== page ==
Two young city children are left in the outback to survive on their own and gets helped by a young aborigine man. This is the simple plot of Walkabout, but the film is about way more than these two children and their helper. It is about a civilized view of a more native culture, it is about growing up and discovering sexuality, and it is about the little boxes that we put each other in even when we are children.
The two children are a young boy and a teenage girl. Their father takes them to the outback and they think they are going to have a picnic. Instead he is there to shoot them and then himself. He does not succeed in shooting them, but he does commit suicide and blows up the car. They are stuck. They are stuck with the clothes on their backs and the food in their picnic sack. They are in a place that is so incredibly foreign to them, despite it being just miles from their own backyard. The girl takes charge and they start to walk. Soon they are desperate. They need help and they don’t know how to get it. Help does come. It comes in the form of a young aborigine man who is on his walkabout. A walkabout is a time in an aborigine childhood where he sets out to survive on his own for six or so months. This young man takes them under his wing and walks them to relative safety.
There are communication issues. The young woman makes hardly any effort to talk his language, and he makes little effort to talk in hers. But the boy breaks through the language barrier and carries on conversations with the aborigine through various different forms of sign language. The wonder of a child is universal. He wants to learn exactly what the aborigine culture is all about. He goes shirtless because the aborigine is shirtless, he learns to hunt and paint like the aborigine do. The young woman always watches from a distance, but never participates. She is too set in her lifestyle even as a young woman to fully succumb to this new wild way of thinking. But she is also a budding teenager who is just waking her sexual desire. In a beautiful lyrical scene, the young girl swims naked in a lake while the aborigine looks on. Towards the end, he expresses his desire for her in the only way he knows how, through a traditional dance that scares the young woman. It is obvious that many years later, she regrets the decisions that she made. She still dreams about those days in the outback.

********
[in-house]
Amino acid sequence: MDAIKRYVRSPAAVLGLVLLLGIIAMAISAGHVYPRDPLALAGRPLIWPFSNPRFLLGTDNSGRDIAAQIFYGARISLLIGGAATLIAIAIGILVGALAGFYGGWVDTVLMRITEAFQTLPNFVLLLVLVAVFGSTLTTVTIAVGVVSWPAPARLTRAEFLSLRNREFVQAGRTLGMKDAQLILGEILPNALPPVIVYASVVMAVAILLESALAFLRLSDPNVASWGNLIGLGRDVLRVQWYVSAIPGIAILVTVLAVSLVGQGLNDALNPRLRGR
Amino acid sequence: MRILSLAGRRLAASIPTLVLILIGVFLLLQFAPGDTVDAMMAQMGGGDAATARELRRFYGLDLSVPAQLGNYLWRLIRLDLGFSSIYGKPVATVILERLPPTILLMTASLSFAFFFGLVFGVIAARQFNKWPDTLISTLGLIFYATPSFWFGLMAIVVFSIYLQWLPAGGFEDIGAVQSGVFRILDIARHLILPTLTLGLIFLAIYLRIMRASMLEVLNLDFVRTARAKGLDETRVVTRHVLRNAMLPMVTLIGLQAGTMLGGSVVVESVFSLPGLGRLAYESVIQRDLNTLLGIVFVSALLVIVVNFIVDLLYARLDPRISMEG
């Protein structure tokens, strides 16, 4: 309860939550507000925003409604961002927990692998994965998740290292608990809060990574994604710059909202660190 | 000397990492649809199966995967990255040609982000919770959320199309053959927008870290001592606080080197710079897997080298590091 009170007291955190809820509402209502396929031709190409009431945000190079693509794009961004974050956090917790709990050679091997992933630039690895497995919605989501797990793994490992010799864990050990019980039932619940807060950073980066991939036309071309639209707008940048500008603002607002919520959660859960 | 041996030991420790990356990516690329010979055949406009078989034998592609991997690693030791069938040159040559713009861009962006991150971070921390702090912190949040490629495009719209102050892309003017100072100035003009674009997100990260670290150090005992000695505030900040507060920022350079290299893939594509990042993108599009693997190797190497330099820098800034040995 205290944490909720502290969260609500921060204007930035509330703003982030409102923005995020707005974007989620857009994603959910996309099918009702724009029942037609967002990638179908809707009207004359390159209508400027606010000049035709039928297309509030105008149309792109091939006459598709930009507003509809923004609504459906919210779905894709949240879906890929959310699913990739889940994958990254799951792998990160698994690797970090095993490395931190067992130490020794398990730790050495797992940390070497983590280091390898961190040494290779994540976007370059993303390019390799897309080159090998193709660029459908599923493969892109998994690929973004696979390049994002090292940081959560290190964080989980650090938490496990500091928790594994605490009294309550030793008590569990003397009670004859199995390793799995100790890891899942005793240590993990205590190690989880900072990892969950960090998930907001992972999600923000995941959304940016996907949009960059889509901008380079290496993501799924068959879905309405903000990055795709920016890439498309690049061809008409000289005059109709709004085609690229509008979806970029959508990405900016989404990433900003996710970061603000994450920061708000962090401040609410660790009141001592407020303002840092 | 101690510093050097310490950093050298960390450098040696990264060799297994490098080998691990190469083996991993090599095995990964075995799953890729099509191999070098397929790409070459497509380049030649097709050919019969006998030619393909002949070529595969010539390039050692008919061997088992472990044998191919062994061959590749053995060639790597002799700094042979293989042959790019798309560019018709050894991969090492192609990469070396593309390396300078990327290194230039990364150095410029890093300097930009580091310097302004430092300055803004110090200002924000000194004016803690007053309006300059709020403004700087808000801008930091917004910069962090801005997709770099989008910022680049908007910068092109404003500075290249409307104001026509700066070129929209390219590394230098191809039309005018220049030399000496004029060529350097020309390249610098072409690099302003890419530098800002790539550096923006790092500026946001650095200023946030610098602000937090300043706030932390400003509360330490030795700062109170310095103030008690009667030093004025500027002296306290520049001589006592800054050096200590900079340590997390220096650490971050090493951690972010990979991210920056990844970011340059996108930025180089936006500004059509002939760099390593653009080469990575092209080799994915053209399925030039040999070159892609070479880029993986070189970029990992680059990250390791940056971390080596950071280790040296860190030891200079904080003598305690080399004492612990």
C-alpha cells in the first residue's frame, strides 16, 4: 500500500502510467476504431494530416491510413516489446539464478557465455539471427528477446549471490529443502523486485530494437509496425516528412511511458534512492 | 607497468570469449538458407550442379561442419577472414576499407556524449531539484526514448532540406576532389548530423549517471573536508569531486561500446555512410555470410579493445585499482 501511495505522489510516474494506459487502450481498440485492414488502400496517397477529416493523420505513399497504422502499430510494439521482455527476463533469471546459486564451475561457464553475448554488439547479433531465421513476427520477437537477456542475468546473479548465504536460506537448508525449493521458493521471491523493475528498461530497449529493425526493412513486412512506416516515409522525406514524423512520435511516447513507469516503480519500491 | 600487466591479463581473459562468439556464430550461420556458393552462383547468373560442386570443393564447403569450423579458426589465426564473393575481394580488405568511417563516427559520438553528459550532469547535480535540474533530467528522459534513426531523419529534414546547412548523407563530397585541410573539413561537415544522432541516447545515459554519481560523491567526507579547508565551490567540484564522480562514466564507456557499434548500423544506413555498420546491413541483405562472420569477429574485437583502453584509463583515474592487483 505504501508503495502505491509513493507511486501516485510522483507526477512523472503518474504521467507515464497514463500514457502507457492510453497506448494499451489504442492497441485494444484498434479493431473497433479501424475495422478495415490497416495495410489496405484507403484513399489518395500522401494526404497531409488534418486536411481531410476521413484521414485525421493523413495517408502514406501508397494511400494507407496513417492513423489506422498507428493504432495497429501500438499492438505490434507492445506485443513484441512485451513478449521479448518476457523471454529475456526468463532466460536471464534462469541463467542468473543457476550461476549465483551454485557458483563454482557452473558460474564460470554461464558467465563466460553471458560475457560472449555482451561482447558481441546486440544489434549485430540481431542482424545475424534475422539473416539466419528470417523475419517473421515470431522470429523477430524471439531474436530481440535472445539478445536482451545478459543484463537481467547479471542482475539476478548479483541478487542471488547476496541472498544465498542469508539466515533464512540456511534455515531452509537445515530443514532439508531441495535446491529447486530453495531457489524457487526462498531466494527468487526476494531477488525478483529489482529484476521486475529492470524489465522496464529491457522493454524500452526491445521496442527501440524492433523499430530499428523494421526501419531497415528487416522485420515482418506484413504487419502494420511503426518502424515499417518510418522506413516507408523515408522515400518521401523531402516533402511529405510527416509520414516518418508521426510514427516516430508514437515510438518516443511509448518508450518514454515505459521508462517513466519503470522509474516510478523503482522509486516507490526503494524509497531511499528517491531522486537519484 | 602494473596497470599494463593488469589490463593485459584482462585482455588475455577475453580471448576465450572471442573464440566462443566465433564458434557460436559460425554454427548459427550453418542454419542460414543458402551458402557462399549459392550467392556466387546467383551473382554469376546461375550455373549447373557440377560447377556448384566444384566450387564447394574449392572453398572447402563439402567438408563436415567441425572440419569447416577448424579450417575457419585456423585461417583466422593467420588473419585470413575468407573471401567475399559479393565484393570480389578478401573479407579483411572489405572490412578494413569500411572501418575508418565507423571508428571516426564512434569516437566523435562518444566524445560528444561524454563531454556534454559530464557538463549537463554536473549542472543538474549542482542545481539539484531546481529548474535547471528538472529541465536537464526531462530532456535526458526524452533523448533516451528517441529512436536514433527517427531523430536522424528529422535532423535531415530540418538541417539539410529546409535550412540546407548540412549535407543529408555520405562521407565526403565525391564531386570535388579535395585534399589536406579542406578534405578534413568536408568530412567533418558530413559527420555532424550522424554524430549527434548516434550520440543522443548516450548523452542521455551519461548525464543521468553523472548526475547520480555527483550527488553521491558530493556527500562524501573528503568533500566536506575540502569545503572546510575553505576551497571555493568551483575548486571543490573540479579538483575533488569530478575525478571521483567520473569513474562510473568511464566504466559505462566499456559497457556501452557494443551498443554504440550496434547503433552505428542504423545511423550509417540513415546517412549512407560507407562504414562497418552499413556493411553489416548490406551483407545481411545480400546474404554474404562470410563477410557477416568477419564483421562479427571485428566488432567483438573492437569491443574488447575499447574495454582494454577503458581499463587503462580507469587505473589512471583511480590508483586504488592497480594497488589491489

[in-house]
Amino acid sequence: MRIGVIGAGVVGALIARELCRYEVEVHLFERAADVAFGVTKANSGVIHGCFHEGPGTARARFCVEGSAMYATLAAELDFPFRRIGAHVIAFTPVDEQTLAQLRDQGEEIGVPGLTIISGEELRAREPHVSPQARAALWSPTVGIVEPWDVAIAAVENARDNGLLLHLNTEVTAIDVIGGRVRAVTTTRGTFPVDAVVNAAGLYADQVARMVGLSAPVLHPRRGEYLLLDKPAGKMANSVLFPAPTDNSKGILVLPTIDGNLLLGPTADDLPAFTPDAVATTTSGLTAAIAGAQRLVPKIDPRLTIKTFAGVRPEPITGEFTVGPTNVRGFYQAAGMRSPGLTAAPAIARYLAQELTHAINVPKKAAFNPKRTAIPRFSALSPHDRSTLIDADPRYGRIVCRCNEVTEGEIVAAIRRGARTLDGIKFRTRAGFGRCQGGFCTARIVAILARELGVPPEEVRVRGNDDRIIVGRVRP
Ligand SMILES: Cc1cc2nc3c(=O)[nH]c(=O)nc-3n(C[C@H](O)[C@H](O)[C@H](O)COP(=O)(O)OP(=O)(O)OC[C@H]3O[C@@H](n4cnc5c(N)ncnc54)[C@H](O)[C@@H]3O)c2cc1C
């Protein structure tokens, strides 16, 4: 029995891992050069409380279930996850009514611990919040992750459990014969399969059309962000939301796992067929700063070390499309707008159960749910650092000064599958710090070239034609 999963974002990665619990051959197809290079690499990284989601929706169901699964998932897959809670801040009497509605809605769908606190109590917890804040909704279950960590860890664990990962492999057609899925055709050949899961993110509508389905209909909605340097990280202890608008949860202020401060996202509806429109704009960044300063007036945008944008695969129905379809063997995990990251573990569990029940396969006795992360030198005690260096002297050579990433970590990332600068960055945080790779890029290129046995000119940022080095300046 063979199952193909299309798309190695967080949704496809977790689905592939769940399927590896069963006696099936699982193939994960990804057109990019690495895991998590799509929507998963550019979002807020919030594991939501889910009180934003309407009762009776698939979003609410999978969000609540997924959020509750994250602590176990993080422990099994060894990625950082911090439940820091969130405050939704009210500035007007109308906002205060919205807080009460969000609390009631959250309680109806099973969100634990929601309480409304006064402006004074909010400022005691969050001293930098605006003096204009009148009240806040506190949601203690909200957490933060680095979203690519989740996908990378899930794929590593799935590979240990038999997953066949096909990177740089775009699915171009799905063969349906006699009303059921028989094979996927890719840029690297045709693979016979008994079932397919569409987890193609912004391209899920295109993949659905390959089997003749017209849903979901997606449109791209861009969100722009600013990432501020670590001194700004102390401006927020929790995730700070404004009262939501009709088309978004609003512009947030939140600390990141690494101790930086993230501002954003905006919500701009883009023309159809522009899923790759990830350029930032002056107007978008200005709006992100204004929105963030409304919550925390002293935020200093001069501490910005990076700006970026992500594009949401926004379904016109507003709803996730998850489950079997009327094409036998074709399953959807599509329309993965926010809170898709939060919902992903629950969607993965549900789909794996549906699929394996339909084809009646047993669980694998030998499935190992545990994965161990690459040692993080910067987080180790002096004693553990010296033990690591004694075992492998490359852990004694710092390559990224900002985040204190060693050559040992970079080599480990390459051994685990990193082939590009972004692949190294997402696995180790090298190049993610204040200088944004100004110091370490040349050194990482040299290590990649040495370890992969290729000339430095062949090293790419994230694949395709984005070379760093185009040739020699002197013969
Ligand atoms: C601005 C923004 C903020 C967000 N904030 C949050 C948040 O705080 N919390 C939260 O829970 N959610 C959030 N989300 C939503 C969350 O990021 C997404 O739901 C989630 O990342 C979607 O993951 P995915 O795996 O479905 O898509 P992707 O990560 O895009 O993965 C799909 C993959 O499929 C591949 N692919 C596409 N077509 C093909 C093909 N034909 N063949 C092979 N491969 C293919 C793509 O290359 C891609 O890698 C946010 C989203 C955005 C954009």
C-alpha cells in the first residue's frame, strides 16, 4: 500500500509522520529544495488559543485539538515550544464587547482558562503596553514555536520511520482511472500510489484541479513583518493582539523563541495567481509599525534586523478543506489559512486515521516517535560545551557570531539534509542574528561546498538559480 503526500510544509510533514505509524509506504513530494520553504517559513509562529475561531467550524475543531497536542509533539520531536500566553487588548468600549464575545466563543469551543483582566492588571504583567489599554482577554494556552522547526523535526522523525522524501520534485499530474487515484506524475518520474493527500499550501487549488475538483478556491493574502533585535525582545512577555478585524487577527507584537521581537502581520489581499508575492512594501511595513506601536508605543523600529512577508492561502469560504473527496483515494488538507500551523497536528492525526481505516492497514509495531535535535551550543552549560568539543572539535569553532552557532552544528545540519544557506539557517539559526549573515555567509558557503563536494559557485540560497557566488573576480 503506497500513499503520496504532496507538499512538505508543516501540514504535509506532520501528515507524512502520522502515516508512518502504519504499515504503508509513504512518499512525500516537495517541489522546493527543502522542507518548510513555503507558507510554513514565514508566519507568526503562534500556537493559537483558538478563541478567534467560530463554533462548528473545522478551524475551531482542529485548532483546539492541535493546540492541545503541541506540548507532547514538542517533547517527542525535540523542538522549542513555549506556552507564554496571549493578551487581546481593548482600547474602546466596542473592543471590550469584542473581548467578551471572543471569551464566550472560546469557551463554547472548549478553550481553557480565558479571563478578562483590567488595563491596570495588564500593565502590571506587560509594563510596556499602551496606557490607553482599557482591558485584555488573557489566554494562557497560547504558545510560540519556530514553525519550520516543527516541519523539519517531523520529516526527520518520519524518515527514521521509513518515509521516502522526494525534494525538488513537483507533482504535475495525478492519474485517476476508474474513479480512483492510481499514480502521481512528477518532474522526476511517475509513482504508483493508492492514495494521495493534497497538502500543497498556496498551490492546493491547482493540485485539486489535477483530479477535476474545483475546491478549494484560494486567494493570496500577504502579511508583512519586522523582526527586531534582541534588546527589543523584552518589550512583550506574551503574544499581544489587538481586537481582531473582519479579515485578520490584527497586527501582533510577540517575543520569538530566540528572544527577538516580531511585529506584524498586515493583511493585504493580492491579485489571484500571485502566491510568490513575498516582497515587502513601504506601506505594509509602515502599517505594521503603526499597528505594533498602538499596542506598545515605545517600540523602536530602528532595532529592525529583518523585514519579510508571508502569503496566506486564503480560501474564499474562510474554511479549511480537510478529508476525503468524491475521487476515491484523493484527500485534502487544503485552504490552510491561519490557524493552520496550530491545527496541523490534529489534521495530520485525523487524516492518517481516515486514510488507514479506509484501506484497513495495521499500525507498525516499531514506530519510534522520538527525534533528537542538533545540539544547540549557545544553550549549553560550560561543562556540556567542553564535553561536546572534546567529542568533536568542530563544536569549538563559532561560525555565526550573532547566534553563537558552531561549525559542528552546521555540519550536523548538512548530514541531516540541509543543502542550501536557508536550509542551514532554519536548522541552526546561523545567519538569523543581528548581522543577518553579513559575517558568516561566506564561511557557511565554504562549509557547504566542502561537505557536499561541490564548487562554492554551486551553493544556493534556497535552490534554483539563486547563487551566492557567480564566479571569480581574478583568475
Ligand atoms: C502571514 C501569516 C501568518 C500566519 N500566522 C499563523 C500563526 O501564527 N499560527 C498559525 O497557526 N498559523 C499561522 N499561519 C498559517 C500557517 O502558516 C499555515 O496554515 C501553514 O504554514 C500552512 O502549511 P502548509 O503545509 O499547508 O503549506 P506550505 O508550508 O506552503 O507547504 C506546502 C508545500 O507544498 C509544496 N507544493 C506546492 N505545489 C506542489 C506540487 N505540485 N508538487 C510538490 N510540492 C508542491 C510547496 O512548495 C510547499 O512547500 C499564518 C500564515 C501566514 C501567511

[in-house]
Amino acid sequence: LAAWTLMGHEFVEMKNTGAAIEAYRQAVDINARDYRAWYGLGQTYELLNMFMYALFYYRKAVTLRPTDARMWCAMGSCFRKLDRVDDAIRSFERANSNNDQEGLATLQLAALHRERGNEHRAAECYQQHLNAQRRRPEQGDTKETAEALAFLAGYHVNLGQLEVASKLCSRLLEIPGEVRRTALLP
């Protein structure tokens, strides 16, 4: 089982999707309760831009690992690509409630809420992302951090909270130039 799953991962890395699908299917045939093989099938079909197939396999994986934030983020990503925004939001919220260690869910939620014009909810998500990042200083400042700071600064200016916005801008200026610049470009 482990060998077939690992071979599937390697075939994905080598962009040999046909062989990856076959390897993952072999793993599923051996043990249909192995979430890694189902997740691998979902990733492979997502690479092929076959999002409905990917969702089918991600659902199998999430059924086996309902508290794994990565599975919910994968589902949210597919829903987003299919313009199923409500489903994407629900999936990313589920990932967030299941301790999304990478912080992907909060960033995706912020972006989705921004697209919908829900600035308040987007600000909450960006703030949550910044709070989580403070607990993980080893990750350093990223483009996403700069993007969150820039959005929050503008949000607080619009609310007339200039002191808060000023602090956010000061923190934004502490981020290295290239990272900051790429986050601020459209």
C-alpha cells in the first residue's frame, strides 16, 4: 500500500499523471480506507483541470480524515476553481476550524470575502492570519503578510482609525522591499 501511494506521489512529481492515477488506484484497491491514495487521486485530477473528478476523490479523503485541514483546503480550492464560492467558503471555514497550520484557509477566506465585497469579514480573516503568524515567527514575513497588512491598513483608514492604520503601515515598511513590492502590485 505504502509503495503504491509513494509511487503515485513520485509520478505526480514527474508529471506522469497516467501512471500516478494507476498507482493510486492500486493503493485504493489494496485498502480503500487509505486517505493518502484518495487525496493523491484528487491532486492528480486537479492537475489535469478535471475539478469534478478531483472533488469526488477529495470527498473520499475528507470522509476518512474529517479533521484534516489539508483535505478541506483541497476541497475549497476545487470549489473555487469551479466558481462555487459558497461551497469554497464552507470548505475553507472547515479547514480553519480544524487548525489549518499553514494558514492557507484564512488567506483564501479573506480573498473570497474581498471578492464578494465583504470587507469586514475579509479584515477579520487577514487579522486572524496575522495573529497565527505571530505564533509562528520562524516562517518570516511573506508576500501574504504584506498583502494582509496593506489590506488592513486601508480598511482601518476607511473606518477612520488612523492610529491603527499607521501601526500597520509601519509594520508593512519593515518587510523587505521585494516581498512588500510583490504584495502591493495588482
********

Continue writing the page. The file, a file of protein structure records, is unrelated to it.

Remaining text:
Nicolas Roeg takes a simple story and injects it with such beauty that it was hard for me to take my eyes away from the screen. In one sequence, he cross cuts the young boy learning how to hunt for and prepare kangaroo with a butcher in a butcher shop chopping up the choice meat. In one simple sequence, Mr. Roeg says way more about our innate natures than a whole movie can in Hollywood. His simplicity belies his beauty and his social commentary. I watched this film, thinking one thing and the more I thought about it afterwards, the more I began to realize just how deep this film was. That is what I like about films.